I’m a pretty classic geek in a lot of ways. For goodness’ sake, my day job is editing roleplaying game books! My husband writes for roleplaying games and is usually GMing and/or planning a game. I have a small collection of dragons and a large collection of dice. We’re constantly reorganizing to find room for games and game books, and instead of a living room we have a library. I’m part of a fairly regular game group and have been, on and off, for 14 years. I’ve been in long term games run by Jim Butcher and by Cam Banks. Our summer vacations are spent going to conventions. Yeah, I’m a geek.
There are a lot of obvious things I could talk about there for Speak Out With Your Geek Out. Those things make up a lot of my identity and passions. But for at least a few of the blog posts this week, I want to talk about some of the other things I’m geeky about.
First up, an exploration of my love of story:
My college degrees are in fairy tales. Honestly. OK, technically I have a BA in English and Anthropology and a MS in Curriculum & Instruction, but what I studied were stories—primarily fairy tales and folktales—and how they both reflect and affect culture and in particular how we use them to socialize children. I wrote my masters thesis about the many variants of Sleeping Beauty and I did an independent study on Dr. Seuss. It was a heck of a lot of fun.
“How do you earn a living with multiple degrees in fairy tales?” you might justifiably ask me. Well, aside from a handful of folklorists, you don’t. So I got certified to teach secondary English. But that doesn’t mean my degrees are wasted—I see the world very differently for having learned to view it through the stories we tell, especially to our children.
Stories may not always teach us facts—even “true” stories tend to have an element of fiction to them, if only to make them more readable. But stories teach us truth, which is arguably more important. We learn about ourselves when we put ourselves in the place of the main characters, evaluating their choices and what we might have done differently. We learn about society when we see how others in the story respond. Even if we feel that the story is a poor representation of the people and culture around us, it’s at least encouraged us to look at our world more critically (as in critique, not necessarily criticize).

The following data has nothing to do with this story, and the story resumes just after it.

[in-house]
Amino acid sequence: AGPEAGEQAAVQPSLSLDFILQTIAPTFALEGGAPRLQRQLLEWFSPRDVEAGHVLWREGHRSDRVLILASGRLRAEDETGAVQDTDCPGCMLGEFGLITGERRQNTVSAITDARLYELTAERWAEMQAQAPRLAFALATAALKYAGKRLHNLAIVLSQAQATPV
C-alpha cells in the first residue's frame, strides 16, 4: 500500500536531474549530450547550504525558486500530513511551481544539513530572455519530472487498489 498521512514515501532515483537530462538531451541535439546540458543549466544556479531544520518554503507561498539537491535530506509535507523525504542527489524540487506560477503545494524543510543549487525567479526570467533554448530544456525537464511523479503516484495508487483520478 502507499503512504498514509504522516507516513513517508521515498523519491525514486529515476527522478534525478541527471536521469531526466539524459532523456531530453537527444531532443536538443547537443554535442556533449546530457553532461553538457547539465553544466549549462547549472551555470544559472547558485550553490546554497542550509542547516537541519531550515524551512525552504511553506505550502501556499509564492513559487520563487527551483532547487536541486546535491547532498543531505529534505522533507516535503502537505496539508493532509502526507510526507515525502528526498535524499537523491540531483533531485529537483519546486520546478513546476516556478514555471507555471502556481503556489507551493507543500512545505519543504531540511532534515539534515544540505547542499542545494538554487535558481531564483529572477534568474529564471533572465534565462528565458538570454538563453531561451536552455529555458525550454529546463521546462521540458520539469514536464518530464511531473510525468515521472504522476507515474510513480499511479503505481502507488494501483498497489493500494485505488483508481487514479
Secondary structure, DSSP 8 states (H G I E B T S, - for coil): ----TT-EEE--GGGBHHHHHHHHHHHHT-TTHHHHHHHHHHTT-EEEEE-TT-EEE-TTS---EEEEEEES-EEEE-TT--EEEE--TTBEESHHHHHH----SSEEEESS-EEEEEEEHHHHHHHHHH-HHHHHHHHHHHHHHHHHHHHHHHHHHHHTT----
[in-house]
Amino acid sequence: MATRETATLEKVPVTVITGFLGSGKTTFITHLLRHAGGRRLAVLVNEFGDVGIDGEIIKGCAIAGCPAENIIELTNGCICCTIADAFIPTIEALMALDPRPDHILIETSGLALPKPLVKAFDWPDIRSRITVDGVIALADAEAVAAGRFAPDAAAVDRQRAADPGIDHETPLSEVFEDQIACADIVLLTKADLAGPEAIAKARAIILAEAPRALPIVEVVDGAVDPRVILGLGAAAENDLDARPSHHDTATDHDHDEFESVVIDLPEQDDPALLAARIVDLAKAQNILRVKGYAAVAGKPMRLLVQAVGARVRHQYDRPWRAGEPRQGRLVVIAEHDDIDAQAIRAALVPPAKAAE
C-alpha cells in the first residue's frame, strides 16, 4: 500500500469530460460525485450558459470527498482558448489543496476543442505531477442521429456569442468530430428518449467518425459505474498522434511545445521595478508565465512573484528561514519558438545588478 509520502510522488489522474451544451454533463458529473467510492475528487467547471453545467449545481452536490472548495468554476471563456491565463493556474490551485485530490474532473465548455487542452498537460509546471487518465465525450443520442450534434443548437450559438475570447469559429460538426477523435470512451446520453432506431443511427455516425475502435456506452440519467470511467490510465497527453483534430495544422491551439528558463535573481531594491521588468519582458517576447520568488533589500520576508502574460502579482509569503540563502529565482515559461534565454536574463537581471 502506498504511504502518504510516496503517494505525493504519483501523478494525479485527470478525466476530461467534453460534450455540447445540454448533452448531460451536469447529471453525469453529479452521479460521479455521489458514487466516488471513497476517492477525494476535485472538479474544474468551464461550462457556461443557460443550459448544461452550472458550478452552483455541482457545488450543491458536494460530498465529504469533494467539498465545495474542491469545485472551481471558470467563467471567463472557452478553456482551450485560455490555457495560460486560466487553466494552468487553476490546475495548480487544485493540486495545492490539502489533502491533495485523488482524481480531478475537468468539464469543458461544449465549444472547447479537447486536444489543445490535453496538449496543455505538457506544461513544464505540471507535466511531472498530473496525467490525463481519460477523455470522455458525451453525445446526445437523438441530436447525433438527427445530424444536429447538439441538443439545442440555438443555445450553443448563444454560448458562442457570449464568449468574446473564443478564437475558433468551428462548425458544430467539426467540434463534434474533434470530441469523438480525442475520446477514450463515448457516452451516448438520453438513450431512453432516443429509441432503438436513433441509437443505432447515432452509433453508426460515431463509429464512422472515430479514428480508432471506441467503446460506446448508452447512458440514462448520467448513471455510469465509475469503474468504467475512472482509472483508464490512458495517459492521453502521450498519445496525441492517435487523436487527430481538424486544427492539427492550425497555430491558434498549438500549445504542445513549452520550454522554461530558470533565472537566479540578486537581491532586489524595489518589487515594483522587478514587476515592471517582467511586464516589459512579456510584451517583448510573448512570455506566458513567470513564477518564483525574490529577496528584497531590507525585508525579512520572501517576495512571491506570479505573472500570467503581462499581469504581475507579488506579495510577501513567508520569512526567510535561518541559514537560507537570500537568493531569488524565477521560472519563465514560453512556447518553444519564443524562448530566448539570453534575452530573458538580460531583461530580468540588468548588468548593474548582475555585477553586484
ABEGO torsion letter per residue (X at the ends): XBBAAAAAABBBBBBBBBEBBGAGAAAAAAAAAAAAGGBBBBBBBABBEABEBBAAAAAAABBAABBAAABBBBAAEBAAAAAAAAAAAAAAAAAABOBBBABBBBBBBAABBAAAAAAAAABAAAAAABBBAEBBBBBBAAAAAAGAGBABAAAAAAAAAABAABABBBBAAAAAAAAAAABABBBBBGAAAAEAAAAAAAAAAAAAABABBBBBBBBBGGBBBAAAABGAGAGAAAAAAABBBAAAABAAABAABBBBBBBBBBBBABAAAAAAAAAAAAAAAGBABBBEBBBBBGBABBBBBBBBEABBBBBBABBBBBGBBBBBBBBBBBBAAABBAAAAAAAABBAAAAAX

Kids naturally tell stories in their play. Some really interesting studies suggest that kids learn interpersonal skills from their pretend play—by roleplaying situations, they learn how to deal with anger, sadness, and conflict. Make their lives too structured, deprive them of time and opportunity to tell their own stories, and they may not learn enough about how to handle the world around them. At a young age, their experience is necessarily limited (no matter how much my kids think it’s unfair that I’ve experienced more things than they have because I’ve lived for 4 times as long) and stories let them experiment with things before they have to face them for real. To paraphrase GK Chesterton, reading fairy tales doesn’t teach kids that dragons exist. Even at a young and sheltered age, kids know that dragons exist. These stories—both ones they’re told and ones they tell themselves—teach kids that dragons, like the challenges they’ll face in their own lives, can be defeated.
Stories are powerful and glorious things. They’re used to control, to subvert, to rebel, to include. The things we learn through stories are often more memorable than a lecture. As our culture changes, our stories change to reflect that. And as the stories evolve, culture changes in response. It’s utterly entwined and interdependent. Studying the stories of different cultures, analyzing how stories have changed through time, and looking at the stories we tell ourselves now has really opened my eyes to the power of story. (It’s also made me a neurotic mother as I’m overly conscious of what stories my kids consume!)
Although a lot of our stories these days are told through movies, TV shows, and video games, they’re not really so different. They reflect the things that are important to us. They show us visions of what could be, both as motivation and warning. Perhaps it’s true that there are no new stories, but we can learn a lot about ourselves by looking at the ways we retell those stories.
And yeah, sometimes what you’ll see is horrifying and will convince you that as a culture, and maybe even as a species, we’re totally screwed. But a lot of good stuff comes out of stories, too, especially with acceptance of people who aren’t like you—you see it first on TV, in a movie, even in a commercial, and suddenly it doesn’t seem so odd. Slowly but surely, stories change the world.